HOMS, Syria - Hundreds of rebels and their families on Wednesday left the last opposition-held neighborhood of Homs as part of a local truce that will bolster government control of the city, while opposition groups met in Saudi Arabia to forge a united front ahead of proposed peace talks.

The international community is making its most serious push yet for a cease-fire and negotiations to end Syria's nearly five-year-old conflict. U.N. and U.S. officials hope the deal that led to the rebels' evacuation of the Waer neighborhood in Homs can be replicated elsewhere to create pockets of peace and a climate conducive to negotiations.

The monumental size of the task was evident in Homs and at the opposition conference in the Saudi capital of Riyadh.

In Homs, once Syria's third-largest city and a center of the uprising against President Bashar al-Assad, there was bitterness and tears as a first group of civilians and insurgents evacuated Waer. A three-year blockade by government forces in the civil war has inflicted untold hardship.

"This is not a surrender, this deal is a result of three years of siege that has led to a human catastrophe in Waer," said opposition activist Mohammad Sbai, speaking from the shattered neighborhood.

Among the rebels who left are hard-line insurgents and members of the al-Qaeda branch in Syria, the Nusra Front, who chose to leave rather than stay and cooperate with Syrian authorities on a prolonged truce.

The governor of Homs, Talal Barazzi, said 272 gunmen and 447 civilians left Wednesday. A second and final group of rebels will leave in the coming weeks, he said without elaborating.

Once the evacuation is complete, Homs will return to full government control. The deal comes amid Syrian army offensives in central and northern parts of the country, supported by Russian airstrikes that have improved the position of Assad's forces.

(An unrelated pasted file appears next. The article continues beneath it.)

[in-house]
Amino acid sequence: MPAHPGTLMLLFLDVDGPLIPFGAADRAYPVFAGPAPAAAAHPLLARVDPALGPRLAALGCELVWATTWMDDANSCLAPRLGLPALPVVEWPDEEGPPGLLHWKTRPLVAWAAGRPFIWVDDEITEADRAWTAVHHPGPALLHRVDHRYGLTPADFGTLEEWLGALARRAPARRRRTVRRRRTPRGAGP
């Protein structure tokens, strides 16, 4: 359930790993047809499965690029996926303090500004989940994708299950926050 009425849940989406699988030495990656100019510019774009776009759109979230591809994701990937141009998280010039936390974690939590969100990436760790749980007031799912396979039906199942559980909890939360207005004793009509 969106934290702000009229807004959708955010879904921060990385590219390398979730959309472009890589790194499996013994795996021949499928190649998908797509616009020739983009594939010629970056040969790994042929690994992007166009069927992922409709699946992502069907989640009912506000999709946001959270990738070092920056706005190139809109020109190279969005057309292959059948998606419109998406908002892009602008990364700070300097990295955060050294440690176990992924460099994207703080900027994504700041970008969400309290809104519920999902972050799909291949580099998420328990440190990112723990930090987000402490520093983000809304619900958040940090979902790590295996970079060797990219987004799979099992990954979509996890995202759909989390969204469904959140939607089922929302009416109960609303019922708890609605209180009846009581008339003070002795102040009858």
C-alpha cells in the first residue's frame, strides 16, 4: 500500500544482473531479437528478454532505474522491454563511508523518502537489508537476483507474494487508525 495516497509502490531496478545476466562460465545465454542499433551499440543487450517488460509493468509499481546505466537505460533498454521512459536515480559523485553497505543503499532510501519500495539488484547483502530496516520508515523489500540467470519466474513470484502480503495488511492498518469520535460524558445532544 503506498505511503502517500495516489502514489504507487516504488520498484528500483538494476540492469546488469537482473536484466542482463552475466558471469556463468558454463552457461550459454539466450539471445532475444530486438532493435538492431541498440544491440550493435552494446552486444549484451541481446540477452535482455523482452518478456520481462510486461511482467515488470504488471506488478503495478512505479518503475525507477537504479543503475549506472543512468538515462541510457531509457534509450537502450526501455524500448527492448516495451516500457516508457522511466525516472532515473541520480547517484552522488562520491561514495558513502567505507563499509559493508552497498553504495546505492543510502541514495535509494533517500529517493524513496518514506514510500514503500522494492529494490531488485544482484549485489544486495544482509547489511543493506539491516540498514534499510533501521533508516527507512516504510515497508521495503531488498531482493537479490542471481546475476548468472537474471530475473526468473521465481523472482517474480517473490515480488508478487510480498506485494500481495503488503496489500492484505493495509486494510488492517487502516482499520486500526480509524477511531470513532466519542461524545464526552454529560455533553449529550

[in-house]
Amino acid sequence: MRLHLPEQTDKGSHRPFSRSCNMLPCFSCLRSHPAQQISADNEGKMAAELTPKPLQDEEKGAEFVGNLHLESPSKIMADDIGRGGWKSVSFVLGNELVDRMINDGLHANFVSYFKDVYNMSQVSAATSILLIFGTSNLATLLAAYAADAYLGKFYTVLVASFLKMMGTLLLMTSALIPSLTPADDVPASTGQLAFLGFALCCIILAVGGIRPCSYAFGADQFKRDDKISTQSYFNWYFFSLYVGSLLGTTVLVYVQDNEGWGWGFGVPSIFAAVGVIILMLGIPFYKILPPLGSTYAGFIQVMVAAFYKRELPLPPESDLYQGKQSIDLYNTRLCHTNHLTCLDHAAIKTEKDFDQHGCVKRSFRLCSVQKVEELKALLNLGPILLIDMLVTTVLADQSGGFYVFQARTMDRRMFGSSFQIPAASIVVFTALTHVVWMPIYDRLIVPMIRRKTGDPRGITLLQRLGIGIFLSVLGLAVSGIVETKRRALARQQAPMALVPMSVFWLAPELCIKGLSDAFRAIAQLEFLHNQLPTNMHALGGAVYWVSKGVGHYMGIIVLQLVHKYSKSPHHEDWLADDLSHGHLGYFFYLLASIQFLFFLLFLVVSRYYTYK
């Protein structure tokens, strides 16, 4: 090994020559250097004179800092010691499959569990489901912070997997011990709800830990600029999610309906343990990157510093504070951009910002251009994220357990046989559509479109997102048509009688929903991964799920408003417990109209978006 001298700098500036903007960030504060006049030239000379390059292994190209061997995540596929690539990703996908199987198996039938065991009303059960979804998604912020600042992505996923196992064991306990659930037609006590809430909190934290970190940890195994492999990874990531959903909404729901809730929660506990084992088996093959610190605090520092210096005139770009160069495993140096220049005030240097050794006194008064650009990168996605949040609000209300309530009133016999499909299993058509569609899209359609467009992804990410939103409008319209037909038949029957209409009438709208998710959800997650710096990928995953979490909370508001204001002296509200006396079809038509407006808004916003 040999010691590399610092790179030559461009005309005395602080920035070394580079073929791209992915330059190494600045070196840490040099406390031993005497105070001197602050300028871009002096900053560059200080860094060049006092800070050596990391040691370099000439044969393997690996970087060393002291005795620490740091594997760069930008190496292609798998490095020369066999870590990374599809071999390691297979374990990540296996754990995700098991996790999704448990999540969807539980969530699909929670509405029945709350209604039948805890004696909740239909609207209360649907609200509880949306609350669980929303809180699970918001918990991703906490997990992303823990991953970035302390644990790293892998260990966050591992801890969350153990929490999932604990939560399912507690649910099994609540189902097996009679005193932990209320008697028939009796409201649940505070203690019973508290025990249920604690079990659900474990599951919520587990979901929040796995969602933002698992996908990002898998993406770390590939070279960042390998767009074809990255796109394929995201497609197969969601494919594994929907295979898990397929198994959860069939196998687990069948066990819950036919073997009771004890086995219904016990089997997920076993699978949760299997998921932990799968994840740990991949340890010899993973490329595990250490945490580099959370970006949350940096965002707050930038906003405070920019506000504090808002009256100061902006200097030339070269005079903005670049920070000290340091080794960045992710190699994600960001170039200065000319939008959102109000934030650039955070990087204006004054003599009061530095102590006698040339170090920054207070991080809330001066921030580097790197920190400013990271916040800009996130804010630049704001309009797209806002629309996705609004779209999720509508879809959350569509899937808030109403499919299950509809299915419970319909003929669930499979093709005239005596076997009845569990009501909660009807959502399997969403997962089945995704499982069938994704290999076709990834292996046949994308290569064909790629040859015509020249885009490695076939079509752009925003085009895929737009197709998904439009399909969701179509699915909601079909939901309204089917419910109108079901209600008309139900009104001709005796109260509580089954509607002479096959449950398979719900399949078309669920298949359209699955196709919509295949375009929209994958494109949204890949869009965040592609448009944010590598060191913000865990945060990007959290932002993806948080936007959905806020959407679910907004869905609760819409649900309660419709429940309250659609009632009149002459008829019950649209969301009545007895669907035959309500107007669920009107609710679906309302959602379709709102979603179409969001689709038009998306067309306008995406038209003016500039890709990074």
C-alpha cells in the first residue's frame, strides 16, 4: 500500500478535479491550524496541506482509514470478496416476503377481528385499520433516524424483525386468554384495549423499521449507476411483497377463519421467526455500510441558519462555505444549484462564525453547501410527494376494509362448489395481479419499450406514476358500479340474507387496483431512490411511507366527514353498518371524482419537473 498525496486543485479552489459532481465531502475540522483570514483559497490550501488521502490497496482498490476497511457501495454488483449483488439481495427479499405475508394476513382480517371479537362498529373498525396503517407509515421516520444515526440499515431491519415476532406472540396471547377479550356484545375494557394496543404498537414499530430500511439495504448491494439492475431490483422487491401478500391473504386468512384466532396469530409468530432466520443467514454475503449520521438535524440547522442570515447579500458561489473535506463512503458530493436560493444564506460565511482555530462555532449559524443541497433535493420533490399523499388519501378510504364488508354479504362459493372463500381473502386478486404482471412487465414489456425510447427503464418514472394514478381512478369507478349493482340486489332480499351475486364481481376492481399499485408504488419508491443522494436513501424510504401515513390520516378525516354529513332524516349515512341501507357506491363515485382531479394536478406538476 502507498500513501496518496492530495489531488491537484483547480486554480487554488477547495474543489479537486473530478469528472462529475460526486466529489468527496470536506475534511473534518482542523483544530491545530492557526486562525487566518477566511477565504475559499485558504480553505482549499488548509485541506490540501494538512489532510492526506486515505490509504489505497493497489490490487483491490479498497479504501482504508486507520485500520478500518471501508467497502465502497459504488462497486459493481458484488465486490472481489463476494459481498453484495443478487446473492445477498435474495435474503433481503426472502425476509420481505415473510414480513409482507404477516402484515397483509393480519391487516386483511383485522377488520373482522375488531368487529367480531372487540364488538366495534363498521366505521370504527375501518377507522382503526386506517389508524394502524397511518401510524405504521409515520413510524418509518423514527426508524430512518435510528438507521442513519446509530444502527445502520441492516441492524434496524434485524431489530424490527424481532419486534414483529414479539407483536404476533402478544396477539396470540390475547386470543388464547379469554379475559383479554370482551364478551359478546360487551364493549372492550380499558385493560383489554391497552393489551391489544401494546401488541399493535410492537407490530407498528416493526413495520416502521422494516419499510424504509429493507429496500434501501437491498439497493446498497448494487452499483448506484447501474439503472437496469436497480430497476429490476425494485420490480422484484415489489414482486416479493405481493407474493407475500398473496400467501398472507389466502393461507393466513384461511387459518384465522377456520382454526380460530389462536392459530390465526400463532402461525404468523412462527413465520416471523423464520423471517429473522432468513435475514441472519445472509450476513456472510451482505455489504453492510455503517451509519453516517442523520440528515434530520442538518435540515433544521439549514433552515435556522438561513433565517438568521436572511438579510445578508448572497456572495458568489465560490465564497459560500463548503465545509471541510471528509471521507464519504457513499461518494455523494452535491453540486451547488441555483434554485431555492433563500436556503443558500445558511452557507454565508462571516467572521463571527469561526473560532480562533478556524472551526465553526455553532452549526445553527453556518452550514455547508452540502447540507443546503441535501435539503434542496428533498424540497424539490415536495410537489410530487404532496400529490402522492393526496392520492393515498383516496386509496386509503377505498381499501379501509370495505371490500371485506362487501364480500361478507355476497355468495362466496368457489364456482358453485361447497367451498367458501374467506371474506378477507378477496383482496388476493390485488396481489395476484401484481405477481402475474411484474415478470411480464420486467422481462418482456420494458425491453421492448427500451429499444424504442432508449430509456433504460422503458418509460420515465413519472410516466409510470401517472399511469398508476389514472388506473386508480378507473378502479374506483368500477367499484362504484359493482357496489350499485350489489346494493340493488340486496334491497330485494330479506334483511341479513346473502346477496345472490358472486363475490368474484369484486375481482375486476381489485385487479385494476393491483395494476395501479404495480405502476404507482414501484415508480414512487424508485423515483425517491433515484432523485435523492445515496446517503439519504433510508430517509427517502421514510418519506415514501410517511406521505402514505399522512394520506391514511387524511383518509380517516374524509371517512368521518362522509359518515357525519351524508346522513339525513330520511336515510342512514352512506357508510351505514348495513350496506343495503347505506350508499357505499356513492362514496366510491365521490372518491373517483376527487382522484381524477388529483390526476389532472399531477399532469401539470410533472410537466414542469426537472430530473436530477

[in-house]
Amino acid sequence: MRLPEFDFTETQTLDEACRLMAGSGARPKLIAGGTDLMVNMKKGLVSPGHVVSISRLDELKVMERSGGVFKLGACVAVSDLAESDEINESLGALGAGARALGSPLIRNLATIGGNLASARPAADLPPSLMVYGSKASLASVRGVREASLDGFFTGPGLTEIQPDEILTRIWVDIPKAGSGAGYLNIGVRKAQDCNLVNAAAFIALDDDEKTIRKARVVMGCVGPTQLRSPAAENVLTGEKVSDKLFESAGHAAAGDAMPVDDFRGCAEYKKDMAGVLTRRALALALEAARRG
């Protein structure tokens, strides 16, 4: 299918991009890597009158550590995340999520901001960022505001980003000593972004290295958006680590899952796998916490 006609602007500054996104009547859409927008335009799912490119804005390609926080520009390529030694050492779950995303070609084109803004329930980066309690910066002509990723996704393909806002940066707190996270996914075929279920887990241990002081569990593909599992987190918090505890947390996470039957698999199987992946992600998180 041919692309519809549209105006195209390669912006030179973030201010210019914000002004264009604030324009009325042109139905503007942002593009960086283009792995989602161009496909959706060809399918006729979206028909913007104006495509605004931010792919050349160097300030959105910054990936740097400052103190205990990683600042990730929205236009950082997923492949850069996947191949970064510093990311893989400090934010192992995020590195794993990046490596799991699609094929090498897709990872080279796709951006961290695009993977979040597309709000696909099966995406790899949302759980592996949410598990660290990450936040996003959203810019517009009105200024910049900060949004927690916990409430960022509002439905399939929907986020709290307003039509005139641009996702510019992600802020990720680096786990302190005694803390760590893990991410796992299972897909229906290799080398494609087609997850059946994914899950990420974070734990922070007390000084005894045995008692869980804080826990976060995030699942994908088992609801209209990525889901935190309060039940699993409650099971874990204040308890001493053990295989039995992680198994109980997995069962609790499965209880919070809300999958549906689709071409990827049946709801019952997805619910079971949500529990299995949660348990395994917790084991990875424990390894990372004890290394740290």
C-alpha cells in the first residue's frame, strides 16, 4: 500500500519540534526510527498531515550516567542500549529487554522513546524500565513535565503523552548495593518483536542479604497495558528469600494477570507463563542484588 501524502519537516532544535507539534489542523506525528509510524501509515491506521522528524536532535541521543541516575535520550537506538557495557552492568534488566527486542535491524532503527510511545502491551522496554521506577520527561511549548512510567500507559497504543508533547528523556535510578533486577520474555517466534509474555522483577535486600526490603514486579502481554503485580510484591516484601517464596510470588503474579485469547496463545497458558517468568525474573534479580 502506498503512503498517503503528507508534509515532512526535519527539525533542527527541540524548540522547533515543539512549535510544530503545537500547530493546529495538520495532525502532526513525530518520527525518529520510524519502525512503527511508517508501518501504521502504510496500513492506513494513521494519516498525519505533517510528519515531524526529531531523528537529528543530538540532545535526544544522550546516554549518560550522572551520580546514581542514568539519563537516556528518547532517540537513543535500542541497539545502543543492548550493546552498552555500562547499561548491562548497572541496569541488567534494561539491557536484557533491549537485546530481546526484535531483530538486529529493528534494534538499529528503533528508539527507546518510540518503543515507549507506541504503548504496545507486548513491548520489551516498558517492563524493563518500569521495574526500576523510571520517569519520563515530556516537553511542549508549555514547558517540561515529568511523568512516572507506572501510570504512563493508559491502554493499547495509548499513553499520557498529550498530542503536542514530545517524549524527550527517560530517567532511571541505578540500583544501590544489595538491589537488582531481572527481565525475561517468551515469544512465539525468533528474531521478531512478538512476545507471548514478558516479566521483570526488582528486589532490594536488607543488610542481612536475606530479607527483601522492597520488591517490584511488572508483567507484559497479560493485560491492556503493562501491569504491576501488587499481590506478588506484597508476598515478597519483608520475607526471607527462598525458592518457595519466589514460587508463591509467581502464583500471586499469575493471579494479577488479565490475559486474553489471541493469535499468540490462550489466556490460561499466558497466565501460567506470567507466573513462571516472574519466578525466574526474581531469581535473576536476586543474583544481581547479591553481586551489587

U.N. and Red Crescent officials were on hand to oversee implementation of the deal. An AP crew saw gunmen civilian boarding buses, their faces covered with scarves to avoid identification.

After the convoy of at least 10 white buses of civilians and seven green buses of gunmen left Waer, a U.N. vehicle and Syrian army pickup truck mounted with a machine gun drove in between each civilian bus, while U.N. and Red Crescent vehicles bracketed each bus of rebel fighters.

"With this agreement, Homs will now be a safe place free of weapons and gunmen," Barazzi said.

The Waer deal is similar to one struck in May 2014 in Homs' Old City. There, the government took control of the quarter after about 2,000 rebels were granted safe passage to opposition areas north of the city. The area was destroyed and thousands of civilians were killed or forced to flee, and rebels surrendered only after they were starved and outgunned.

In Saudi Arabia, Syrian opposition groups and rebel factions opened a meeting with the aim of forming a unified front ahead of the proposed peace talks with Assad representatives.

A peace plan agreed to last month in Vienna by 20 nations set a Jan. 1 deadline for the start of negotiations between Assad's government and opposition groups.

The stakes are high for the two-day Riyadh meeting, during which the disparate and often competing opposition factions will be held to a tight deadline to agree on the outlines of a political solution to the conflict, as well as on who should represent them in the proposed talks with Assad's government.

Signs of divisions among the participants quickly emerged when Ahrar al-Sham, one of the most powerful rebel factions in Syria, released a statement that suggested a compromise vision for the country's future remains far from reach.